I am almost unsure how to review this book. I can’t quite say that I liked it, given the terrible situations and subject matter that surrounds Mireille. But at the same time, I’m am glad that I read it. The book is about not just the terrible things, but also how to come back from tragedy and trauma in an ever-uncertain world. Mireille is not someone who gives in to life easily, and she strays from the typical “damsel in distress” female protagonist.
One interesting aspect of the book was the way it was able to engage in a class, race, and gender conversation. Mireille and her husband are deeply in love, but at times their different cultures divide them. Mireille loved the Haiti of her childhood, but she also knows that it was coated in privilege and the necessity of keeping others out. Mireille’s gender makes her vulnerable to men in a way she will never be able to completely control. Gay explores all of these tensions with compelling, clear prose.
I also love the cover on this work. The image of an attractive woman looking backward while running away from something that you can’t see captures the essence of what the book is about. I’d love to know how others felt about reading this work, particularly women. I will definitely be reading Gay’s other book out, Bad Feminist.
For women, the world over.
—The dedication page from An Untamed State by Roxane Gay
I was going to search for a quote from Gay’s work that would give a quick glance into the plot and the subject of this book, but in the end I thought that the dedication itself spoke volumes. Check back Friday for the full review of this explosive story.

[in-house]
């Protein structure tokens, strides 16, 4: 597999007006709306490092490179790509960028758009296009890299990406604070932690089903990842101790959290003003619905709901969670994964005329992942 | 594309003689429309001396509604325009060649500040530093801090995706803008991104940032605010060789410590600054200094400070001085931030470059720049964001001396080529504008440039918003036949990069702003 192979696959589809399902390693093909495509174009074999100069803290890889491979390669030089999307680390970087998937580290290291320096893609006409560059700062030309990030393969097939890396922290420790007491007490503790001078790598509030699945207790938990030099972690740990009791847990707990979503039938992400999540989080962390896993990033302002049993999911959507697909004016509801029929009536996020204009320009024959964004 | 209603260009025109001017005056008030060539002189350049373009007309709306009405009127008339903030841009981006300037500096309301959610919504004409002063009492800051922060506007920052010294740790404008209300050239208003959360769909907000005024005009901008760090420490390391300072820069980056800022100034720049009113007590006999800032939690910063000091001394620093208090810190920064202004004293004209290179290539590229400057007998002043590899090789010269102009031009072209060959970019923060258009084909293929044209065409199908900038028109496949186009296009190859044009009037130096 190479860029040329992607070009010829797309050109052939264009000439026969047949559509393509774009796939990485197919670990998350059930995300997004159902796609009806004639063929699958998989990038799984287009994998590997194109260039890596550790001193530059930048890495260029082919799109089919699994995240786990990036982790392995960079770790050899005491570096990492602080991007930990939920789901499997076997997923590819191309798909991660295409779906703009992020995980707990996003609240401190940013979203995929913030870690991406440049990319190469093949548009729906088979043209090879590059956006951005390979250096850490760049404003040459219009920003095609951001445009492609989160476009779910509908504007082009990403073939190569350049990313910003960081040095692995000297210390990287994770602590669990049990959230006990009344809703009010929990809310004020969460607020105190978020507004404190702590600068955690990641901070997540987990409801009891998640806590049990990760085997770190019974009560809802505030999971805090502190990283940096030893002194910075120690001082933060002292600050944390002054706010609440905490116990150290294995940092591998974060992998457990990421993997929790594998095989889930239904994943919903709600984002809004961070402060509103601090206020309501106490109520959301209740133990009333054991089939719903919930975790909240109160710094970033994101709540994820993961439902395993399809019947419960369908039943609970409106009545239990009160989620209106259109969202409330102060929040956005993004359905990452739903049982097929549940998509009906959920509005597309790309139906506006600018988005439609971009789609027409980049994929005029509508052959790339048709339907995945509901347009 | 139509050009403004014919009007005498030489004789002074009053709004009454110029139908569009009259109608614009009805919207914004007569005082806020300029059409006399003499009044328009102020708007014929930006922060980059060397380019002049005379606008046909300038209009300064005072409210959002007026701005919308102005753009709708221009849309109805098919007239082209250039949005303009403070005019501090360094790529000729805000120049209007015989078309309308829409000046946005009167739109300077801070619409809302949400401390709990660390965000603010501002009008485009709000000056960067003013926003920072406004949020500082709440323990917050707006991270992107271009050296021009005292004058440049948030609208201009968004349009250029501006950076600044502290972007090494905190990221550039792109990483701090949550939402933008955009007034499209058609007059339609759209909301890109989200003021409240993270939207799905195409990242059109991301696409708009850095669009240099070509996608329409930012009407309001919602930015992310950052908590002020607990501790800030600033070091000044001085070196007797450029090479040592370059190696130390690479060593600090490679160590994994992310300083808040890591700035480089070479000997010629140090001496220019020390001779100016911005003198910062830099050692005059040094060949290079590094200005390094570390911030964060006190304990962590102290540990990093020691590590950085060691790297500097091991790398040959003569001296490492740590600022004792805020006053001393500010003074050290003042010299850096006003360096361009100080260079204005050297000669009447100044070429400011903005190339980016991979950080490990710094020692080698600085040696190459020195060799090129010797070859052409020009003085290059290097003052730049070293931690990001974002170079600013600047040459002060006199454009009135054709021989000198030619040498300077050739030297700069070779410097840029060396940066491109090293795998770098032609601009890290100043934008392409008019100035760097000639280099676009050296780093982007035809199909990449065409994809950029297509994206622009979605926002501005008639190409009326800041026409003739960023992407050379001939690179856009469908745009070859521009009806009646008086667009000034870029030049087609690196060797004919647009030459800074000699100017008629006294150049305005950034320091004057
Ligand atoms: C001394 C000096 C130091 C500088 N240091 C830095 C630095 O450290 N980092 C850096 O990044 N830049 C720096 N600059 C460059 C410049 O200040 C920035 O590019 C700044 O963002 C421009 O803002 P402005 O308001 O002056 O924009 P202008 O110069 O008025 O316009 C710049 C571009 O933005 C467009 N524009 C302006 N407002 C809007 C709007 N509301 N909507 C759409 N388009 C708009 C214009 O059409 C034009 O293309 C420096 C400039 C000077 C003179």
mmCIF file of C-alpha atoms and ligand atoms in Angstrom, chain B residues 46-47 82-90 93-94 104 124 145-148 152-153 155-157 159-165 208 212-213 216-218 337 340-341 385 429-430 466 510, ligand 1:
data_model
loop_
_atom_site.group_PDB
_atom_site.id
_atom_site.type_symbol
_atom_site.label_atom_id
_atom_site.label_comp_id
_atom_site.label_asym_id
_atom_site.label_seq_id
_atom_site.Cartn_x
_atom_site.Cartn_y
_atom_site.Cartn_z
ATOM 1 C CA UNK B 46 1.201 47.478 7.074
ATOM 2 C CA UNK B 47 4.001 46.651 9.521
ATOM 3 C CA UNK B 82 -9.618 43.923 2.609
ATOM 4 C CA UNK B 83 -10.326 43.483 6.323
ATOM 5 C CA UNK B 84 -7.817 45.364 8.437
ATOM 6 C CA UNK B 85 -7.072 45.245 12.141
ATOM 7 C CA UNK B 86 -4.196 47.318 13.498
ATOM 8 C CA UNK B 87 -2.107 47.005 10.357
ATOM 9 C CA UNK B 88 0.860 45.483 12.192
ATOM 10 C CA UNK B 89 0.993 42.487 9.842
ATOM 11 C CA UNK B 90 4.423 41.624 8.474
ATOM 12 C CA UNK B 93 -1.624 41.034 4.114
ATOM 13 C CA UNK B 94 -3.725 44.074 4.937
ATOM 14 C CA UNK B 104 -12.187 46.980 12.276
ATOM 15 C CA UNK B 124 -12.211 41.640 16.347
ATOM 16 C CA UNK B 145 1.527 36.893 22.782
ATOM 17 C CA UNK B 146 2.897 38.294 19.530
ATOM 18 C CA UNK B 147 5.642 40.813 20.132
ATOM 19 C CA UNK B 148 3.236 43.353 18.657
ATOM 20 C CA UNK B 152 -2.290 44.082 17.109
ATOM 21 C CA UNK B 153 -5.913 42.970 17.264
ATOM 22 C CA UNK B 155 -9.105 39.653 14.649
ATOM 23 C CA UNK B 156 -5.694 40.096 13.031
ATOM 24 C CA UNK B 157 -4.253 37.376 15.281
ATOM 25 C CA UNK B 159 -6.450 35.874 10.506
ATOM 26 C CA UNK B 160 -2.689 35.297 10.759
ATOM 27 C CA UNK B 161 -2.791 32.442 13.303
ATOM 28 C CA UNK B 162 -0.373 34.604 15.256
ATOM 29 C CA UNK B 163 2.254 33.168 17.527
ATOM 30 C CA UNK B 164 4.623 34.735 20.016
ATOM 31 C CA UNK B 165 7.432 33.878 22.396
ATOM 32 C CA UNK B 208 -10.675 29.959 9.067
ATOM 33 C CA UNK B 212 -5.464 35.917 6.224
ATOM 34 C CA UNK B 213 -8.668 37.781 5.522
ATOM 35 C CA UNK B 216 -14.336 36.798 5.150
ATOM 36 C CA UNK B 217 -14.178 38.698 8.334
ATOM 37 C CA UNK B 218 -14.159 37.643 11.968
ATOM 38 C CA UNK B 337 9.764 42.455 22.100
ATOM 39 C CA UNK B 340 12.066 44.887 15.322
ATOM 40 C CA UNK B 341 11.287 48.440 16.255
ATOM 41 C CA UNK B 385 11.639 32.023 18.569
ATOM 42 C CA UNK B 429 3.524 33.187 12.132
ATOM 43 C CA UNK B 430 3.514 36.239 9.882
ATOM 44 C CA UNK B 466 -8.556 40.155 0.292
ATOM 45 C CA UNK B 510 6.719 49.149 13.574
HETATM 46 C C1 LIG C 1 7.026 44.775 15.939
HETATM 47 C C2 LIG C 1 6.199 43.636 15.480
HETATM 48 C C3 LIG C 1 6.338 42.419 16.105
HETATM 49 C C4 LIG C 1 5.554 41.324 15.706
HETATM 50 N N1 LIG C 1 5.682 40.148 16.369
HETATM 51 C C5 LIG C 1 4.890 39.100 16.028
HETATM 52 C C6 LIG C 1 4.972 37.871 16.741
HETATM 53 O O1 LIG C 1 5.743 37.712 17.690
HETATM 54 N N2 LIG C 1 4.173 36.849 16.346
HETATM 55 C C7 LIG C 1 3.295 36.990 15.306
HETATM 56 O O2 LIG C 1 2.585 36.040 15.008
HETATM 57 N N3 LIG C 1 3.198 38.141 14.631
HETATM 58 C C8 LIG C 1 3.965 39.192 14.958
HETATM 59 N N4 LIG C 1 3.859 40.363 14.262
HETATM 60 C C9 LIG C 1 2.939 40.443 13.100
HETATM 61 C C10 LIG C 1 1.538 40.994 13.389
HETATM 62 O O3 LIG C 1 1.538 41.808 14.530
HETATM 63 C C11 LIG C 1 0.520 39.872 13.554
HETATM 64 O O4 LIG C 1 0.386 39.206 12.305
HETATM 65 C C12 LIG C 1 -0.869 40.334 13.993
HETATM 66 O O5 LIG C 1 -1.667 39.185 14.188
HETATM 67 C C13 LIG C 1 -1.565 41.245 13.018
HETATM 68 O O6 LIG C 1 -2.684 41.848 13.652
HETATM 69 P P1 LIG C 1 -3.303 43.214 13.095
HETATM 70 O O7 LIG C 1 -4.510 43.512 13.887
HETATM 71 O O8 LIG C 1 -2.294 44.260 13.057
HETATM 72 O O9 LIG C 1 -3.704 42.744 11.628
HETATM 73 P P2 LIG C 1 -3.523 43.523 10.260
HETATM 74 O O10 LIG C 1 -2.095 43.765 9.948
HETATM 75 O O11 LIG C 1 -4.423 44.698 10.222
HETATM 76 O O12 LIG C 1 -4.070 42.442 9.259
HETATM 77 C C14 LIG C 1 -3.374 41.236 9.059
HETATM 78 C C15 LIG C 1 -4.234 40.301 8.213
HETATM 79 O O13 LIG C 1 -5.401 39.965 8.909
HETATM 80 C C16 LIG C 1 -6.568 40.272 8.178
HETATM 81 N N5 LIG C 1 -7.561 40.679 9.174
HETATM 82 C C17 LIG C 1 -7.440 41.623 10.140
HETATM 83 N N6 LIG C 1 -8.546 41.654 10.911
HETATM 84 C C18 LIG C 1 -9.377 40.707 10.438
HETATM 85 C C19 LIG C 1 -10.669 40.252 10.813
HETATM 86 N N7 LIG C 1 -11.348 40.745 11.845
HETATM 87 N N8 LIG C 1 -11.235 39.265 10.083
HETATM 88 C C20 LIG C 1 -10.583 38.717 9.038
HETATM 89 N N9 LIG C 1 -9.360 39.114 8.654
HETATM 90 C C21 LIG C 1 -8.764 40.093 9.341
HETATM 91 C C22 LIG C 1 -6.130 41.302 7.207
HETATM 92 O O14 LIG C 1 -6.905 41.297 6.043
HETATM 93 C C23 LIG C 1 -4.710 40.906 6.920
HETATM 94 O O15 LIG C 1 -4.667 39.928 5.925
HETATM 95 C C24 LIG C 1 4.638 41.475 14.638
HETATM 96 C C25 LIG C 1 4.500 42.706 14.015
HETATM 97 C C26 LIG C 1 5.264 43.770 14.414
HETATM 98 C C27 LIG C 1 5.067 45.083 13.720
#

I’m going to preface my review by saying that this book was put together almost entirely by a bunch of undergraduates taking a class in college. I say that not because I’m about to give it a bad review, but because I’m actually about to give it quite a good one, and I want to acknowledge that it means a lot.
I’ve owned a copy of Virunga for a loooong time. I picked it up for free at the release party years ago, but, while it seemed interesting, I pretty much put it on a shelf for years until rather recently when I watched the documentary of the same title (but no affiliation) and re-remembered the graphic novel. The movie had struck me with the visual beauty and scale of the giant national park, as well as the intensity of the conflict over resources and money in the region.
The graphic novel follows a young girl named Malika who lives in a refugee camp. Her uncle makes coal from old growth trees, which is illegal, but helps keep the refugees alive by giving them much needed heat for cooking and other life needs. Malika draws gorillas and the people she encounters to help deal with the loss of contact with her parents and the daily stresses of the refugee camp.
She meets a bunch of rangers one day in the forest, rangers who are keeping tabs on a different armed rebel groups and trying to stop poaching. All of these characters rely on each other in some way in a complicated ecosystem where right and wrong are hard to decipher.
The book would have been interesting even as an ordinary novel, but the fact that it is a graphic one of course adds something extra. The illustrations lend extra personality to each of the characters and help control the pace of the story — when to pause over a dramatic moment, and when to keep reading onto the next frame.
After reading Virunga I really want to pick up another graphic novel, maybe Persepolis, which I’ve been meaning to get to for a while as well. Anyone else got suggestions for graphic novels that are must-reads?